Given those uncertainties, “examiners will be increasing their focus on CRE transaction testing in the upcoming examination cycle. In particular, examiners will be testing newer CRE credits, credits stressed within sub-categories and geographies, and credits with payments vulnerable to rising rates and rising costs,” the agency said.

FDIC also noted that banks with well-developed risk management practices generally adapted better during the pandemic. “For banks substantively involved in CRE lending, this was especially true when robust contingency planning and stress testing/scenario analysis processes were in place.”

FDIC Releases Advisory, Fact Sheet On Deposit Insurance, Crypto

The Federal Deposit Insurance Corporation issued an advisory to banks regarding what it says are misrepresentations by some cryptocurrency companies that their products are eligible for FDIC deposit insurance coverage or that customers are FDIC-insured if the crypto company fails.

“Over the past several months, some crypto companies have suspended withdrawals or halted operations. In some cases, these companies have represented to their customers that their products are eligible for FDIC deposit insurance coverage, which may lead customers to believe, mistakenly, that their money or investments are safe,” the agency said in the advisory. It added that in dealings with crypto companies, “FDIC-insured banks should confirm and monitor that these companies do not misrepresent the availability of deposit insurance.”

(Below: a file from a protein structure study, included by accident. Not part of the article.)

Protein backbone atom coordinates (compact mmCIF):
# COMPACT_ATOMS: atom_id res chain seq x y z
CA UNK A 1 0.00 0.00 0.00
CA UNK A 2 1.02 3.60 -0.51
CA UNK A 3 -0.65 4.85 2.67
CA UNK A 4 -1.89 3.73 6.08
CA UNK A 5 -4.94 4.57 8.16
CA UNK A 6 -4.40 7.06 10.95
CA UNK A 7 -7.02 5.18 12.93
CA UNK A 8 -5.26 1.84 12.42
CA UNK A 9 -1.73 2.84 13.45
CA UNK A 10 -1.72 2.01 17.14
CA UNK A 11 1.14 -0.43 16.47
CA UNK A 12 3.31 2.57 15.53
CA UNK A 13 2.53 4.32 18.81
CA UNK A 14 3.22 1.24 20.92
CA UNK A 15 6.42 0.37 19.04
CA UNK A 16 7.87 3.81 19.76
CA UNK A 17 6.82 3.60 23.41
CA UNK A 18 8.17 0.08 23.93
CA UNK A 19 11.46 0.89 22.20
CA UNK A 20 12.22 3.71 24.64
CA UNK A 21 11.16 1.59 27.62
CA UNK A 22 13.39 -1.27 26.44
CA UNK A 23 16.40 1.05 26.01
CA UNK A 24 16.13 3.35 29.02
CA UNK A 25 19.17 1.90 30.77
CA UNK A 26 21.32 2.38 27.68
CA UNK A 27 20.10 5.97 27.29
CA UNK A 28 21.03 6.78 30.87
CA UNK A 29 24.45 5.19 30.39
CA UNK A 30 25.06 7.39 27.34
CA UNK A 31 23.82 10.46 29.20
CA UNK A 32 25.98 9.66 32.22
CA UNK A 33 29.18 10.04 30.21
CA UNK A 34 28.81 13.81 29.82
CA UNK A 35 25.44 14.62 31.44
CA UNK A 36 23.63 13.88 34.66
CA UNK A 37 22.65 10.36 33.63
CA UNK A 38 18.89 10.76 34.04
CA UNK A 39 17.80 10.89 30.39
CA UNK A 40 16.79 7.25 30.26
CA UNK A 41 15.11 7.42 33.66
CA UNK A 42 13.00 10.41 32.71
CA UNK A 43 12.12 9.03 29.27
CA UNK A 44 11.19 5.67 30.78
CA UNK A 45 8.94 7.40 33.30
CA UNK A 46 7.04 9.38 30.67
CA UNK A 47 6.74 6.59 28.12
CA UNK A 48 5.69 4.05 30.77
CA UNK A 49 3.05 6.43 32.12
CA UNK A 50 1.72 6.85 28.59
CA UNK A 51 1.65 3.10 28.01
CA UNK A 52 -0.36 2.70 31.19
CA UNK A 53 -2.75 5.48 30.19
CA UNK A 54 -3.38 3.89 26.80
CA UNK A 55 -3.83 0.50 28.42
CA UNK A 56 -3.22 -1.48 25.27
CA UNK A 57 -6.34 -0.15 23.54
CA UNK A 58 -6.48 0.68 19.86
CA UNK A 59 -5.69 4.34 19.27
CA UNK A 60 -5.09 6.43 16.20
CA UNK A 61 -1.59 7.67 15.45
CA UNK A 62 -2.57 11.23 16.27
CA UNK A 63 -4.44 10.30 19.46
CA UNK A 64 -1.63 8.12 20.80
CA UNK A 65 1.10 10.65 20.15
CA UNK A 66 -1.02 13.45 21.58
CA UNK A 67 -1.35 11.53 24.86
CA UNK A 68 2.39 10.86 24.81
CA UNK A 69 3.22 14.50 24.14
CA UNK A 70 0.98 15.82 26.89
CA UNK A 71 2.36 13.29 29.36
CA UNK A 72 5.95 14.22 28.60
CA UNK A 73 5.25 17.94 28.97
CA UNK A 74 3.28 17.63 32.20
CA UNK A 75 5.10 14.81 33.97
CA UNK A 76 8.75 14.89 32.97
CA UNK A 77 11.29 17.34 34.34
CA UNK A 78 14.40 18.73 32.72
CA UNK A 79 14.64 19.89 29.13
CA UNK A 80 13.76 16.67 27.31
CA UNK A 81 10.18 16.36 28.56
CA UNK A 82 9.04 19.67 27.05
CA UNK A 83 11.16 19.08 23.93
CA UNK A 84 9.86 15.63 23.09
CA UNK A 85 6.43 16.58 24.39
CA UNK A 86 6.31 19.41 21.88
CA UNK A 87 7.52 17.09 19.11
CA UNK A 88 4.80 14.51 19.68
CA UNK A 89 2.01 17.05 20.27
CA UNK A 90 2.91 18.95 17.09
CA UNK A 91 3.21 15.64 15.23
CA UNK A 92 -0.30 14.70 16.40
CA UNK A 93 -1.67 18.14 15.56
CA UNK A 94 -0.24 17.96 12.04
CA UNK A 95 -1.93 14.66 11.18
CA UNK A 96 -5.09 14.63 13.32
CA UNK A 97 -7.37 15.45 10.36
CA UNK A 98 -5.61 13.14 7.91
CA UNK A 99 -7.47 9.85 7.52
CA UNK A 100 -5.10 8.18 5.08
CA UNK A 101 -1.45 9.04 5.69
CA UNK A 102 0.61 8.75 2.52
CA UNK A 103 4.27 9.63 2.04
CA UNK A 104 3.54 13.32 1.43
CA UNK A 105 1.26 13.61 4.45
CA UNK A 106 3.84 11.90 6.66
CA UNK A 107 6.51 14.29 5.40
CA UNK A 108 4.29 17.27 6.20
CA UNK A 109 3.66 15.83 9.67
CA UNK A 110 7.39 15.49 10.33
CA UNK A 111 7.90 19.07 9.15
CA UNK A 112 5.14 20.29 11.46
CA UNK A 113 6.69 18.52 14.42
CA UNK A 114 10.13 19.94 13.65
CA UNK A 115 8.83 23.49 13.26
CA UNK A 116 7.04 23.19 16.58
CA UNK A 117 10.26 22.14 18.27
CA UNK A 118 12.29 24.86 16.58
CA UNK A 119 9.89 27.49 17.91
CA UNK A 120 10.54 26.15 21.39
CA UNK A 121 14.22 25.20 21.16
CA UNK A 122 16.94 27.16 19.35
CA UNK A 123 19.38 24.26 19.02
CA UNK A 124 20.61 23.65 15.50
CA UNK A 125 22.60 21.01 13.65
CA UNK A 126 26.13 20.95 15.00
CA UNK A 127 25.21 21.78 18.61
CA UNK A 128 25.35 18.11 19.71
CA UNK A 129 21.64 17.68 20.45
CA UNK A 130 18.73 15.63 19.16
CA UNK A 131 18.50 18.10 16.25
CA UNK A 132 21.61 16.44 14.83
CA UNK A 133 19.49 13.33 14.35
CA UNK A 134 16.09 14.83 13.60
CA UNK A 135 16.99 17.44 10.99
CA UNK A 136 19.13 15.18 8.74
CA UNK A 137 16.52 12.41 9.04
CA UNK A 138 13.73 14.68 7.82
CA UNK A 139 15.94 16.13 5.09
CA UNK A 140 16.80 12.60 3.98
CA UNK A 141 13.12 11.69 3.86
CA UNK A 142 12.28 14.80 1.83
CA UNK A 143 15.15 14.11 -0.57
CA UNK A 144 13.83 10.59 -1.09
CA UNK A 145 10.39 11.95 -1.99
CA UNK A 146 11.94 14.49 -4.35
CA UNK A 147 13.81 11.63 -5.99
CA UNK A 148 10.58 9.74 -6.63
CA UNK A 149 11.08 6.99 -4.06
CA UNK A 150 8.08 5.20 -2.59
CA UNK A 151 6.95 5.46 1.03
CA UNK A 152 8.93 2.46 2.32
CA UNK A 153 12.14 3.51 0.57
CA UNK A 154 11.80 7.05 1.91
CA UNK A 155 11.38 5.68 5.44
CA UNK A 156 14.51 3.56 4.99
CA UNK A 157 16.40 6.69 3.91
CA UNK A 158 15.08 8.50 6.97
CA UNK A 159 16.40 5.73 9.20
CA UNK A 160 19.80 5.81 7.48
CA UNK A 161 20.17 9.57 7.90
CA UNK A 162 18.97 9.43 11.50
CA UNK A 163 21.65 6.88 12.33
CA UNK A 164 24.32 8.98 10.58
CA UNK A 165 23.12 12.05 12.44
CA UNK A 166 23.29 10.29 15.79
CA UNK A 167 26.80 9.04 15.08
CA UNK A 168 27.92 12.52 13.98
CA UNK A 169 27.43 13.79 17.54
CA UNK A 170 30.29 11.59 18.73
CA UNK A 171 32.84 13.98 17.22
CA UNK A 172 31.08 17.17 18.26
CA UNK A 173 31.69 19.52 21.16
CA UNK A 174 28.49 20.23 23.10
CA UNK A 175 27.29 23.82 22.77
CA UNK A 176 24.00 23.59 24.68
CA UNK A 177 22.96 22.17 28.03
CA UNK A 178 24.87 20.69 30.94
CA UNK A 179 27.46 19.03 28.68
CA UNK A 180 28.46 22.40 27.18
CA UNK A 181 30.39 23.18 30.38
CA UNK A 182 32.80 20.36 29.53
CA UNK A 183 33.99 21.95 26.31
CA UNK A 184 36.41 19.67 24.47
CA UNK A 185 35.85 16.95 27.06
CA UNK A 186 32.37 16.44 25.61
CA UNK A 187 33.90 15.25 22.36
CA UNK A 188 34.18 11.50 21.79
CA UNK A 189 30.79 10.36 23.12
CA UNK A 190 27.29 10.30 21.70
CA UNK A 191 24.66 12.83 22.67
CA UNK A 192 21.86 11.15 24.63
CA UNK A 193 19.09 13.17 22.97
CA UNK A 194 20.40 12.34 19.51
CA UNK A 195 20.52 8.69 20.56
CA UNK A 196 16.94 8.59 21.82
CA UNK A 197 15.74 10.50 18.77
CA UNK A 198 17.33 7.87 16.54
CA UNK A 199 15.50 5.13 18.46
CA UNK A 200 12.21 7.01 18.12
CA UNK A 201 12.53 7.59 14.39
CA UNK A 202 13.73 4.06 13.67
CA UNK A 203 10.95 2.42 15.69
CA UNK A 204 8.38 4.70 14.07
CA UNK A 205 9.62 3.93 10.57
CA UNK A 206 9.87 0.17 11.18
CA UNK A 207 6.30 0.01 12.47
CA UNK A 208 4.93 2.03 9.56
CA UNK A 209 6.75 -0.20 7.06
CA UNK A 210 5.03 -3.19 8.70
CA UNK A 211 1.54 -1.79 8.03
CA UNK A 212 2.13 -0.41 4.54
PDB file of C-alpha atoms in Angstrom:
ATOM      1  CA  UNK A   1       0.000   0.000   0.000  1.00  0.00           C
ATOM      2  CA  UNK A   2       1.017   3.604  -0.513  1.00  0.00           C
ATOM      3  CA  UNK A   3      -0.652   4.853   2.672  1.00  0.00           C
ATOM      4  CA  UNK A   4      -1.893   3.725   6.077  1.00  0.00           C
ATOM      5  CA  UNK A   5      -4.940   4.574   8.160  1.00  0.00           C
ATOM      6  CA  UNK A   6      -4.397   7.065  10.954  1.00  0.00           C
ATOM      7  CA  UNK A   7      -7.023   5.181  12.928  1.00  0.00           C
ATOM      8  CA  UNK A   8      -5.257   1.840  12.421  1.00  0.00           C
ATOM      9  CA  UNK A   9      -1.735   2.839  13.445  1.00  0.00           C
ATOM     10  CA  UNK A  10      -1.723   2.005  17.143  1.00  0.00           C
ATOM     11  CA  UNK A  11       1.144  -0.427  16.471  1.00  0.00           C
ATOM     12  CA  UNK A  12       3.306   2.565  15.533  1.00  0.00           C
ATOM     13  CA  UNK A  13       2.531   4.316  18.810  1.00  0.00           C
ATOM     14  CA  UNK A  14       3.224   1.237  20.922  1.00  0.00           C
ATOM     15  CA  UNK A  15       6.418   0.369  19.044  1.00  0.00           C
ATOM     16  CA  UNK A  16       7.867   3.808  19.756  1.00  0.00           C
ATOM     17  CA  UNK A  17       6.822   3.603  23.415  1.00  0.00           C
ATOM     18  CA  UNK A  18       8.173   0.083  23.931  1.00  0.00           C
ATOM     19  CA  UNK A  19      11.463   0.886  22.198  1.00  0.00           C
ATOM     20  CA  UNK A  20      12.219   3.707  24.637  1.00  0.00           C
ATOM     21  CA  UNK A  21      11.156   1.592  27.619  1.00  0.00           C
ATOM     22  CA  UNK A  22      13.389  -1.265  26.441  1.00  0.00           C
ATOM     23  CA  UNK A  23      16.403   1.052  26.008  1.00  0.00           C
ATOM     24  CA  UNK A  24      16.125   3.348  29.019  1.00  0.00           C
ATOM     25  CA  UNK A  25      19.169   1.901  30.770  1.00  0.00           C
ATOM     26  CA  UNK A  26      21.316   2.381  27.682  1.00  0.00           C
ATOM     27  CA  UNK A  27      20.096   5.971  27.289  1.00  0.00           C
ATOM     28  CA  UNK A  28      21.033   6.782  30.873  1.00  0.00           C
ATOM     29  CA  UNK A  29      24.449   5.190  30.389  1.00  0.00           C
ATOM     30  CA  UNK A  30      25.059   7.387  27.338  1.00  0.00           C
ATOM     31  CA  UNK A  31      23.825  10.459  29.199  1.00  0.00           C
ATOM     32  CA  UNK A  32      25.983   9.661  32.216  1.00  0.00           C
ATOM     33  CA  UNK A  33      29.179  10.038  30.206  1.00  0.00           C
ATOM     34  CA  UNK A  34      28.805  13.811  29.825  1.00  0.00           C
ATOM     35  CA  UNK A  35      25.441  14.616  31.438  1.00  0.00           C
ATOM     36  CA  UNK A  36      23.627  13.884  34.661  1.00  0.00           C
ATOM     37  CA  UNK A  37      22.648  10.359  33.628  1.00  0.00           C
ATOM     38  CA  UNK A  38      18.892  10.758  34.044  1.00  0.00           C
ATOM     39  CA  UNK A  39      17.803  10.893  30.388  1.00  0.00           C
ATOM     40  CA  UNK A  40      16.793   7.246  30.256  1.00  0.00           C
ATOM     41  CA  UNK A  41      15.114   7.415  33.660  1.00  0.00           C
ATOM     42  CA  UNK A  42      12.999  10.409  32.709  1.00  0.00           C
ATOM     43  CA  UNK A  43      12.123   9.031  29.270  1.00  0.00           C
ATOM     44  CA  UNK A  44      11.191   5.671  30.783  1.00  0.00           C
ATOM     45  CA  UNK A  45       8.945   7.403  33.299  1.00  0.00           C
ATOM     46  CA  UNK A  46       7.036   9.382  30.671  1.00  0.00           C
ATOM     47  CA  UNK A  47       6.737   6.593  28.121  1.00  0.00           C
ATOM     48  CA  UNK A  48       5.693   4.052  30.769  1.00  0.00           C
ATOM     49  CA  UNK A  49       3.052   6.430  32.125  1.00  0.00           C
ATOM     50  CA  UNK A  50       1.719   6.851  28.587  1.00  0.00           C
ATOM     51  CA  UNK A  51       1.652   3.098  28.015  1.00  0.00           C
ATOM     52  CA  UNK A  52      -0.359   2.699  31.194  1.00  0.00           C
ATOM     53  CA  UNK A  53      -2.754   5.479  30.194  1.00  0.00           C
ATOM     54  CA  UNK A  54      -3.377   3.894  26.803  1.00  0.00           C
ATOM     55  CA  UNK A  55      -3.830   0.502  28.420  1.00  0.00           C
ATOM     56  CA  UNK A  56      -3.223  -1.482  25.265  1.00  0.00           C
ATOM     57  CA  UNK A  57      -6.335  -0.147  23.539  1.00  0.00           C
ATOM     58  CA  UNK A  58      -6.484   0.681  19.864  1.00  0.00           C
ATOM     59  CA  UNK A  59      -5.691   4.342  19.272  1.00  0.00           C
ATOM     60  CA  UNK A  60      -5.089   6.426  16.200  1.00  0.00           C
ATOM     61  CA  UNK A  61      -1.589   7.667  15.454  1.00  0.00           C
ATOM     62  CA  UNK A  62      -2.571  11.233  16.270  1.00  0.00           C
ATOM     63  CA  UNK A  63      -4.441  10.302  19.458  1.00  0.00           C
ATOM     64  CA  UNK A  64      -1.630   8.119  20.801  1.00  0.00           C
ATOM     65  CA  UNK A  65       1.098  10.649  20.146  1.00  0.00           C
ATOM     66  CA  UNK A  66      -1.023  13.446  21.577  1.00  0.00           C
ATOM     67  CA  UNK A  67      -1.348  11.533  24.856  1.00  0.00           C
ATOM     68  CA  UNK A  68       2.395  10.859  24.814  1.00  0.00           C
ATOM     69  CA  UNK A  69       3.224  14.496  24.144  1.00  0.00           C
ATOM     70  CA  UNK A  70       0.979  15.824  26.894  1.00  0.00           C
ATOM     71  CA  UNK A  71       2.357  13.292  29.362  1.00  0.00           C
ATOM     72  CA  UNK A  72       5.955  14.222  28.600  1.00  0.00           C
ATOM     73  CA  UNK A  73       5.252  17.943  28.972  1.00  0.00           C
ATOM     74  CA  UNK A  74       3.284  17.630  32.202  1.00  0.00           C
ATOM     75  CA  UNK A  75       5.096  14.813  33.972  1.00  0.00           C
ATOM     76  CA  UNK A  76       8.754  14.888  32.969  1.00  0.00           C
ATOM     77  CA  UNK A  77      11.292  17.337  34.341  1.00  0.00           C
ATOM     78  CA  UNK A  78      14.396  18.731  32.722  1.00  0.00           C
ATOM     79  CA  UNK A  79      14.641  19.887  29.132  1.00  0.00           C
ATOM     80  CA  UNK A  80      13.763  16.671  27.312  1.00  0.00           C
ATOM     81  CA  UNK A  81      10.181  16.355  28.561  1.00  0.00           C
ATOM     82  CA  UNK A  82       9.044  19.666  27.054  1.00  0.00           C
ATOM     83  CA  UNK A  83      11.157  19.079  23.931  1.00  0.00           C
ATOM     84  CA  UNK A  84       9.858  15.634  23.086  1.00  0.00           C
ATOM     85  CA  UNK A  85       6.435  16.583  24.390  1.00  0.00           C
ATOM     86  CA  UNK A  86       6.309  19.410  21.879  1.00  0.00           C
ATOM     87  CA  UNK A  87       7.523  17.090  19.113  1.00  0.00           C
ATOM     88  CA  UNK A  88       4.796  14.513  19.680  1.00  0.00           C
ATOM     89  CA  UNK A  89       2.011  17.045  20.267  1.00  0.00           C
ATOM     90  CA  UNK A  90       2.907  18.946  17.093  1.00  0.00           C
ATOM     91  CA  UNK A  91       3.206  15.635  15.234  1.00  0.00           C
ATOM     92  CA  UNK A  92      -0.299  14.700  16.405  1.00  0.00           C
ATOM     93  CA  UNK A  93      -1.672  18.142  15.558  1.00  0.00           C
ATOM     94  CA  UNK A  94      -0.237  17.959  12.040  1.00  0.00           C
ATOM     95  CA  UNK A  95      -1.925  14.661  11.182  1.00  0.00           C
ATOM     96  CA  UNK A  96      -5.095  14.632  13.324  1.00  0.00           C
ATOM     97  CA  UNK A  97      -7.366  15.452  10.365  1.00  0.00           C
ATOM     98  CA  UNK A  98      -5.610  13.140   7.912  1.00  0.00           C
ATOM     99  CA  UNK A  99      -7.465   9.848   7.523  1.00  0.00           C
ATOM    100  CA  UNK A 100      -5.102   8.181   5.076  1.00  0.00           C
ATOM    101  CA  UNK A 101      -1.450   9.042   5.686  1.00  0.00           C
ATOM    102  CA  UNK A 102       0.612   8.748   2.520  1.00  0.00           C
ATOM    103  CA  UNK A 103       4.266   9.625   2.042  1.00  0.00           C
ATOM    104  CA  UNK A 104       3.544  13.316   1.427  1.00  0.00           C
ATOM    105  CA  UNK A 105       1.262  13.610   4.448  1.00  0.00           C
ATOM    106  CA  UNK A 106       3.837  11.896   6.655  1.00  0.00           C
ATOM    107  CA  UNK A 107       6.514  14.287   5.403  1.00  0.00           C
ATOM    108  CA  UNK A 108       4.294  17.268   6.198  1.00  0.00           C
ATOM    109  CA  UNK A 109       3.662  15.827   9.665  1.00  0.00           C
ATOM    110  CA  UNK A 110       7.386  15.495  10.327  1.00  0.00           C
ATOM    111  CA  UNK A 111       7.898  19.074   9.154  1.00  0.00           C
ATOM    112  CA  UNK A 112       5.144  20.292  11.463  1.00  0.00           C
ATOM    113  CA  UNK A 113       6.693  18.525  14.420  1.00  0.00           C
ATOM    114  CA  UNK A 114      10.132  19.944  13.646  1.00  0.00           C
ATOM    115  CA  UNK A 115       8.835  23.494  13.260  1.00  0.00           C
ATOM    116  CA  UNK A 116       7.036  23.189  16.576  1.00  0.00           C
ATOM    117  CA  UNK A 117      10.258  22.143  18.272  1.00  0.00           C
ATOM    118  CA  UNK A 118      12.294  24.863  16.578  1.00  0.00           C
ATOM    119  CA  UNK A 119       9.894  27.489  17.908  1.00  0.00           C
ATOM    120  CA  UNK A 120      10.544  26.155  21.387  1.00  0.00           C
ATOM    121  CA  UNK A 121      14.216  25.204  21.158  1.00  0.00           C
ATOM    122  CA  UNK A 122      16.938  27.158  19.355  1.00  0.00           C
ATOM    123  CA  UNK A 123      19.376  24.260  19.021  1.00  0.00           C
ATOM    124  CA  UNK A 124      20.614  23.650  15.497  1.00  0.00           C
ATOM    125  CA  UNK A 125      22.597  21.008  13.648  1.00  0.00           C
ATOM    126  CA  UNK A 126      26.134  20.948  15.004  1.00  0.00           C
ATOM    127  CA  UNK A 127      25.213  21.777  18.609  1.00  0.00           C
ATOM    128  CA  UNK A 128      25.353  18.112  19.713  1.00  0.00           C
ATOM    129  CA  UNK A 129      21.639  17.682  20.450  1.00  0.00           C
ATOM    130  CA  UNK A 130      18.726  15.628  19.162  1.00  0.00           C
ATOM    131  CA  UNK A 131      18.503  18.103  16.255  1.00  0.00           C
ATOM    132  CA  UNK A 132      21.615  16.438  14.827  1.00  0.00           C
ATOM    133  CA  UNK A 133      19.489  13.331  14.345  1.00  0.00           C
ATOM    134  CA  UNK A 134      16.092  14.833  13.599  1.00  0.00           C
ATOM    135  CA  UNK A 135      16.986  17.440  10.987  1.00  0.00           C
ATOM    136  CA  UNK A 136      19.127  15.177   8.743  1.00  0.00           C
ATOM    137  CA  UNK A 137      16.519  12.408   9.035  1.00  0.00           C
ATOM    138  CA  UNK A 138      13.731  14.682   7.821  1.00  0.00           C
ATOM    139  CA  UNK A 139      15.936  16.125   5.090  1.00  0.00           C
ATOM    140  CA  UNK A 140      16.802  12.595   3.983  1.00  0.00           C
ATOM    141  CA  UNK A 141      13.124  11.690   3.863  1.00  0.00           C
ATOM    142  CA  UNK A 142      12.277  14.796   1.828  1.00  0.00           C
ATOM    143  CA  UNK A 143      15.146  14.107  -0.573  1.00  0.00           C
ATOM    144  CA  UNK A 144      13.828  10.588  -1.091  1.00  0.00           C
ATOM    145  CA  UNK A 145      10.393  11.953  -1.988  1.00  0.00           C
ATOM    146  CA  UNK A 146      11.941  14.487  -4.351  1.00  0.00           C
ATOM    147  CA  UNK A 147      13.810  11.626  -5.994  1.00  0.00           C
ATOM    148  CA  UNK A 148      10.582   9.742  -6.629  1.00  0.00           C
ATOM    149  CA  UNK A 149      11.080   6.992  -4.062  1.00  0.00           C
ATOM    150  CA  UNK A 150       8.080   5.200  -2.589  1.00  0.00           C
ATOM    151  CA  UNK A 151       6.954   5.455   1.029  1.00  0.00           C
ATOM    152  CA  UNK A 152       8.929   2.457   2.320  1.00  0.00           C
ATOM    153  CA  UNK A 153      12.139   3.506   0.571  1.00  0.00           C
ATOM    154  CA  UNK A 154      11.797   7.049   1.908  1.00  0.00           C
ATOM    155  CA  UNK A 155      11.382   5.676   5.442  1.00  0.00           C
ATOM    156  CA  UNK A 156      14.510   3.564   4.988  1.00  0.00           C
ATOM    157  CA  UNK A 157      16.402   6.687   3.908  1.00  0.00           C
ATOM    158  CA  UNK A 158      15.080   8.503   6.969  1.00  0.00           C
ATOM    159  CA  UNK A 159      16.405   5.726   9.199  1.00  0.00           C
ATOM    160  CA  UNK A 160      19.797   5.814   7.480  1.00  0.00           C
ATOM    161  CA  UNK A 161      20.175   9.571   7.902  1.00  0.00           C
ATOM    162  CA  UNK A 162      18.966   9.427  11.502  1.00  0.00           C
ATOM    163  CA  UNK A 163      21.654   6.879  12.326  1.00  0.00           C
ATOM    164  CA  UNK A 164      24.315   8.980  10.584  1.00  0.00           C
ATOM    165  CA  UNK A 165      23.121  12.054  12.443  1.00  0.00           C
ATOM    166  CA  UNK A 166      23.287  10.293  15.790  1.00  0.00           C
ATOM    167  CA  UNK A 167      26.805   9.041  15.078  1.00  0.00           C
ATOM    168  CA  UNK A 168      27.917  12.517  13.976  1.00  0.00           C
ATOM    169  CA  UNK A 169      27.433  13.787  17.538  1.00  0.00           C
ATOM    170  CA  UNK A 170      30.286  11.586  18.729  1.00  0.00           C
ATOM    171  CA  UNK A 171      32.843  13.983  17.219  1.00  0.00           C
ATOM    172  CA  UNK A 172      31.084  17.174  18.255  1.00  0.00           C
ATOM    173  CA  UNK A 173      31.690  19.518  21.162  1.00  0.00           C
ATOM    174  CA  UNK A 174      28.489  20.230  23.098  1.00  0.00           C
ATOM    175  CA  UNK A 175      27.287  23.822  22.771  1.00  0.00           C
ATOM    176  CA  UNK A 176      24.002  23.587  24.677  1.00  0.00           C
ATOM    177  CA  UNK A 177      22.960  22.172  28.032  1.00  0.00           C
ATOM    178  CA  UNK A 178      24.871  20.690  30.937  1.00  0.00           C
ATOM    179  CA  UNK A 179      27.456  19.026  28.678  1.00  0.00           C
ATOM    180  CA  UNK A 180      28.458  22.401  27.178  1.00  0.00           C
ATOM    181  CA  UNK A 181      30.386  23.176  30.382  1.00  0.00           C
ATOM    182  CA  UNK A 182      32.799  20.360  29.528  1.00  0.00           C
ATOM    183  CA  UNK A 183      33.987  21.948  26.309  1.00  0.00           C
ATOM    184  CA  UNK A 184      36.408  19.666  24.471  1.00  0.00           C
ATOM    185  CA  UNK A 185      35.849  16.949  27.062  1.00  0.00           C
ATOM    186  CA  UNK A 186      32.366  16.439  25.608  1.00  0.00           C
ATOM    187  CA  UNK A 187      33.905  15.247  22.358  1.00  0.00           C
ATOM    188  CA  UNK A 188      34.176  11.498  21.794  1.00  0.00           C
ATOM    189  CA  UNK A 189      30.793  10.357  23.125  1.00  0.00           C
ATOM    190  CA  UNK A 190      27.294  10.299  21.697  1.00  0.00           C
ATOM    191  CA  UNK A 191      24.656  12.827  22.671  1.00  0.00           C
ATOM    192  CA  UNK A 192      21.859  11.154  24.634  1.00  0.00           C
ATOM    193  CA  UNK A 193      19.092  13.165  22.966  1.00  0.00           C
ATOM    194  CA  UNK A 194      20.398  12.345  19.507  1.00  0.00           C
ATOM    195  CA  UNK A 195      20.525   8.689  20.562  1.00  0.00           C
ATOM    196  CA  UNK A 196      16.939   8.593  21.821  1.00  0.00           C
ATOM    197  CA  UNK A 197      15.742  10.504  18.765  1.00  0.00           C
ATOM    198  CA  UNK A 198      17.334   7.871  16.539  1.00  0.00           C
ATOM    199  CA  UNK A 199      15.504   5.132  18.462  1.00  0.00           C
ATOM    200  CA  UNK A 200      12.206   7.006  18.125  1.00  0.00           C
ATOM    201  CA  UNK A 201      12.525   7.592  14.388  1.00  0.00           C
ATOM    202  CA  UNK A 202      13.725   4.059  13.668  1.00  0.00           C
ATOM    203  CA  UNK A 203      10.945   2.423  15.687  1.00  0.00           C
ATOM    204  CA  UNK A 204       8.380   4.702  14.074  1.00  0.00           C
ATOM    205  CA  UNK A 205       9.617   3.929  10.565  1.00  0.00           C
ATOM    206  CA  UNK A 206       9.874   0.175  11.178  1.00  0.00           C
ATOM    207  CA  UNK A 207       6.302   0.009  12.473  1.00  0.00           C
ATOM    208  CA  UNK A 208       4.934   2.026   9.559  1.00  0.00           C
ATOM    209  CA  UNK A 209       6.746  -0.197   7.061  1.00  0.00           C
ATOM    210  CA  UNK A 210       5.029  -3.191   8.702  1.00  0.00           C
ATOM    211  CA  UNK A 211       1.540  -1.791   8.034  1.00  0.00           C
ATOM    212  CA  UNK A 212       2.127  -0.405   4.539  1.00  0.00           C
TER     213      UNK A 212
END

The FDIC also issued a two-page fact sheet reminding the public that the FDIC only insures deposits held in insured banks and savings associations and only in the event of an insured bank’s failure. The American Bankers Association supports the FDIC’s efforts to prohibit misrepresentations of deposit insurance by nonbanks. The association has previously noted that the growing instances of misuse of the FDIC’s name or logo is of particular concern, given the potential for significant consumer confusion and the reputational risk that misrepresentation can pose to banks.

Agencies Propose To Update Statement On CRE Loan Accommodations

The Office of the Comptroller of the Currency, the Federal Deposit Insurance Corporation and National Credit Union Administration are seeking public comment on an updated policy statement regarding accommodations and workouts for commercial real estate loans whose borrowers are experiencing financial difficulty. The policy statement was first adopted in 2009.

The updated statement would include the following changes.

  • a new section on short-term loan accommodations
  • information about changes in accounting principles since 2009
  • revisions and additions to examples of CRE loan workouts

The statement also emphasizes the importance of working constructively with borrowers facing financial difficulties and discusses supervisory expectations regarding CRE loan accommodations and workouts.

Comments on the proposal are due Monday, Oct. 3. Among other things, the agencies are seeking input on how the document reflects sound practices in CRE loan accommodation and what additional information it can include to optimize the guidance for managing CRE loan portfolios.  

Labor Department Proposes Asset Manager Exemption Overhaul

The Department of Labor issued a proposal that would significantly amend the requirements for banks and other investment managers of retirement assets to rely on Prohibited Transaction Exemption 84-14, known as the Qualified Professional Asset Manager Exemption. Investment managers rely on the QPAM Exemption to engage in a variety of investment and other transactions that otherwise would be prohibited under the Employee Retirement Income Retirement Act.